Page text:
Meanwhile, Coventry’s War Memorial Park saw Radio 2 continue its contribution to the Biggest Weekend, with sets from Snow Patrol, UB40 and headliner Liam Gallagher.
Wearing his traditional uniform of a zipped-up cagoule and an Elvis sneer, he played a tried-and-tested festival set that kicked off with the Oasis classics Rock And Roll Star and Morning Glory.
“Alright Coventry, don’t listen to what people say about you, you are a proper city,” he announced at as he took the stage.
It might have seemed like an odd way to win over the crowd – but he was aware they’d braved a rainstorm to watch him perform.
“Thanks for sticking round I know the weather ain’t been nice,” he acknowledged.
Though his voice is clearly not what it was, the 45-year-old still carries himself like a rock star, belting out defiant lyrics, and closing his set with an emotional Live Forever – which he memorably sang at the One Love Manchester show last year.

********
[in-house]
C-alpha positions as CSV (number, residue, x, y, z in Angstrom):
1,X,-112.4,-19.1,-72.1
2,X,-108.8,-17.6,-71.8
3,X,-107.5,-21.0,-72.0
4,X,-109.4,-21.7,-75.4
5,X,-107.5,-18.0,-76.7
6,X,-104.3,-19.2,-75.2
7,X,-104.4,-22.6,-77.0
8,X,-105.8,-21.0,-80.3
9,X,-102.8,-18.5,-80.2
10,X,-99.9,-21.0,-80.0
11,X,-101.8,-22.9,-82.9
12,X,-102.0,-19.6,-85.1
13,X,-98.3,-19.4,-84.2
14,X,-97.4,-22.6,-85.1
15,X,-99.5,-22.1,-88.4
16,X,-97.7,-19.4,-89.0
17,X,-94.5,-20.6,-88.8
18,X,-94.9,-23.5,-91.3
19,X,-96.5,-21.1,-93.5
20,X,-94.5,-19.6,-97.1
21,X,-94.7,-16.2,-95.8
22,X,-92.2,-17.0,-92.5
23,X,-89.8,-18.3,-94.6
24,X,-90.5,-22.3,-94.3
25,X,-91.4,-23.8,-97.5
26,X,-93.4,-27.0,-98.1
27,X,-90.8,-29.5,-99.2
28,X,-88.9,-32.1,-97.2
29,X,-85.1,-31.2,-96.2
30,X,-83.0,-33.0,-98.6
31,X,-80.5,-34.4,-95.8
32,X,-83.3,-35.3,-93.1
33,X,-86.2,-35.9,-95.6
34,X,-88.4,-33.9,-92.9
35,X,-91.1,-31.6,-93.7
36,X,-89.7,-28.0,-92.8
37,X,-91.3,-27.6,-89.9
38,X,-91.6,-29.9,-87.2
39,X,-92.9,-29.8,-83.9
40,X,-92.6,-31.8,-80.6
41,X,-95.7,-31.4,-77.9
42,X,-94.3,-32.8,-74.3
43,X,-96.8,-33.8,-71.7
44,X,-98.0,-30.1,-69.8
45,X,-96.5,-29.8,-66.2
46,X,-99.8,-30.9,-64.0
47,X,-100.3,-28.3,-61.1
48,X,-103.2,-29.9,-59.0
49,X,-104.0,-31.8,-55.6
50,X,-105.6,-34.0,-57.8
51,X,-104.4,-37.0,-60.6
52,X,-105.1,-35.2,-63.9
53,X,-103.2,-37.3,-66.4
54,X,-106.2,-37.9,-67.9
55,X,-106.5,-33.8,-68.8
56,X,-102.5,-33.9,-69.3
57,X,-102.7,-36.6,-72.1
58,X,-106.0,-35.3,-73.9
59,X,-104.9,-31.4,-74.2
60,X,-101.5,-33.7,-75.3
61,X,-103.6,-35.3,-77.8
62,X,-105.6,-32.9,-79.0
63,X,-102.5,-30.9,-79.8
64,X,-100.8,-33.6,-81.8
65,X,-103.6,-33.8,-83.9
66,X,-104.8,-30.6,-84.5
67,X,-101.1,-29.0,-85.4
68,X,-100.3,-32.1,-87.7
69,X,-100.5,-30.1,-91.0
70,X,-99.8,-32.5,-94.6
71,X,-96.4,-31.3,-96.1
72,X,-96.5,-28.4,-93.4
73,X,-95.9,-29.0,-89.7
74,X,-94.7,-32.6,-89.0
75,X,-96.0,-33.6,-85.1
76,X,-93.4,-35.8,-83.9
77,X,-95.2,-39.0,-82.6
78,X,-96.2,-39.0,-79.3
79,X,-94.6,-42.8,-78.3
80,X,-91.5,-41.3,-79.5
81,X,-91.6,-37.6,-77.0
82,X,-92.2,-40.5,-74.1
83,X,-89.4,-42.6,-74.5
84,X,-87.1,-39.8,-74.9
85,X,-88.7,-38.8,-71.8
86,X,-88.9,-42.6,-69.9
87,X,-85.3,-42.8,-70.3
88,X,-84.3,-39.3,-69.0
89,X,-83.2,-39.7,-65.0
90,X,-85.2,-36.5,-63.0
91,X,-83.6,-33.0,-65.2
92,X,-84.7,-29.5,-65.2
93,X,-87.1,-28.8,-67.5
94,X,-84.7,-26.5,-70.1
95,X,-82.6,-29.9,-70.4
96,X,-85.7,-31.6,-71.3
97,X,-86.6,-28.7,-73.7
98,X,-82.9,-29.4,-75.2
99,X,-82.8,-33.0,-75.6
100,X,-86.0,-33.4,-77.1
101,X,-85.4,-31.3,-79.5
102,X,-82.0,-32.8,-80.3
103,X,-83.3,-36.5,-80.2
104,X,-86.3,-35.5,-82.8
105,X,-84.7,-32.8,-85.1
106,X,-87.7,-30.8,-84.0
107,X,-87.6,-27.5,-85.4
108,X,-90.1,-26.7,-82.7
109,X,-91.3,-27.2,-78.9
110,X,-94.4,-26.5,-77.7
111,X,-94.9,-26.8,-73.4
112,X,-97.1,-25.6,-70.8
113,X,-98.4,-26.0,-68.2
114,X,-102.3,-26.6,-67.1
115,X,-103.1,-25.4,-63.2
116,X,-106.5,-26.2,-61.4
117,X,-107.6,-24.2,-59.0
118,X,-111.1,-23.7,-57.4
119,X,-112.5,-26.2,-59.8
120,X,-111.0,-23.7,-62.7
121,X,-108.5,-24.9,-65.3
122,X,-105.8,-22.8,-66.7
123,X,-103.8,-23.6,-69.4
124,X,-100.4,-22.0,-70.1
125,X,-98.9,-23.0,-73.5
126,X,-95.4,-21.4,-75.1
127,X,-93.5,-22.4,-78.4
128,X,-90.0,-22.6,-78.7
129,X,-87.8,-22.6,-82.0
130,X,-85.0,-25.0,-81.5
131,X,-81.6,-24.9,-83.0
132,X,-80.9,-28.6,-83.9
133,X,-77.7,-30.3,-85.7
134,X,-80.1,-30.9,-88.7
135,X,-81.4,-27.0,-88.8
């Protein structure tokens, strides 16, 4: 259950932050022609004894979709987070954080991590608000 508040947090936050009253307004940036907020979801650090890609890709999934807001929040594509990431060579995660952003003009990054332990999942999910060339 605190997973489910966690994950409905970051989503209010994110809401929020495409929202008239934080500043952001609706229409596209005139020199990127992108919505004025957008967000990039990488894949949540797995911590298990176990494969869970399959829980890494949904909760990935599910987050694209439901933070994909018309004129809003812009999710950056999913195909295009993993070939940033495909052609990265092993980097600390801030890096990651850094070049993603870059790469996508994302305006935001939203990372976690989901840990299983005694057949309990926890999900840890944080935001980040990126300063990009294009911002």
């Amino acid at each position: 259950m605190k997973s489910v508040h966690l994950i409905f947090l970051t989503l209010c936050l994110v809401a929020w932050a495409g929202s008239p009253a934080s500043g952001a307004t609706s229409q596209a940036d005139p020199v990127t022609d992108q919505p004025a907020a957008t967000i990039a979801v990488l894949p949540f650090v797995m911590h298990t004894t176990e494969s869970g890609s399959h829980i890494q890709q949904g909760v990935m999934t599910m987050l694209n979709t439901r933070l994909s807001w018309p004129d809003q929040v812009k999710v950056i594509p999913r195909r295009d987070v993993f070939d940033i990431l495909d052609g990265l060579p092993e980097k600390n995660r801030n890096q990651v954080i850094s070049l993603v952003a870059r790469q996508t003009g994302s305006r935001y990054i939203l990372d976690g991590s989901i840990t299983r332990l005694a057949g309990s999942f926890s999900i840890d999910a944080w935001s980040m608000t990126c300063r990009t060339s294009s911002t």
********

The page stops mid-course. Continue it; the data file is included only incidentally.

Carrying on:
Earlier, Coventry’s main stage had been launched by Welsh rockers Stereophonics – a band who aren’t used to such an early morning slot.
“Let me think how it was sold to us,” singer Kelly Jones told the BBC. “Remember that time that U2 and Paul McCartney opened up Live 8?
“And we could be back in the pub by five. So yeah, we took it.”
One artist who brought some Caribbean sunshine to Coventry was Billy Ocean, whose crowd-pleasing set included the Bob Marley classic No Woman, No Cry as well as Love Really Hurts, Get Outta My Dreams, Get Into My Car and, of course, Caribbean Queen.
“I saw lots of people enjoying themselves,” he said after coming off the stage.
“The energy from them comes back to you. We keep doing what we do because we make people happy. There’s nothing like it.”
Full coverage of the four-day music festival is available on BBC TV, radio and the dedicated Biggest Weekend website.
The event wraps up in Coventry on Monday, with a day dedicated to classical music, including sets by Nigel Kennedy, Eliza Carthy and a “Strictly Spectacular” featuring the show’s professional dancers and the BBC Concert Orchestra.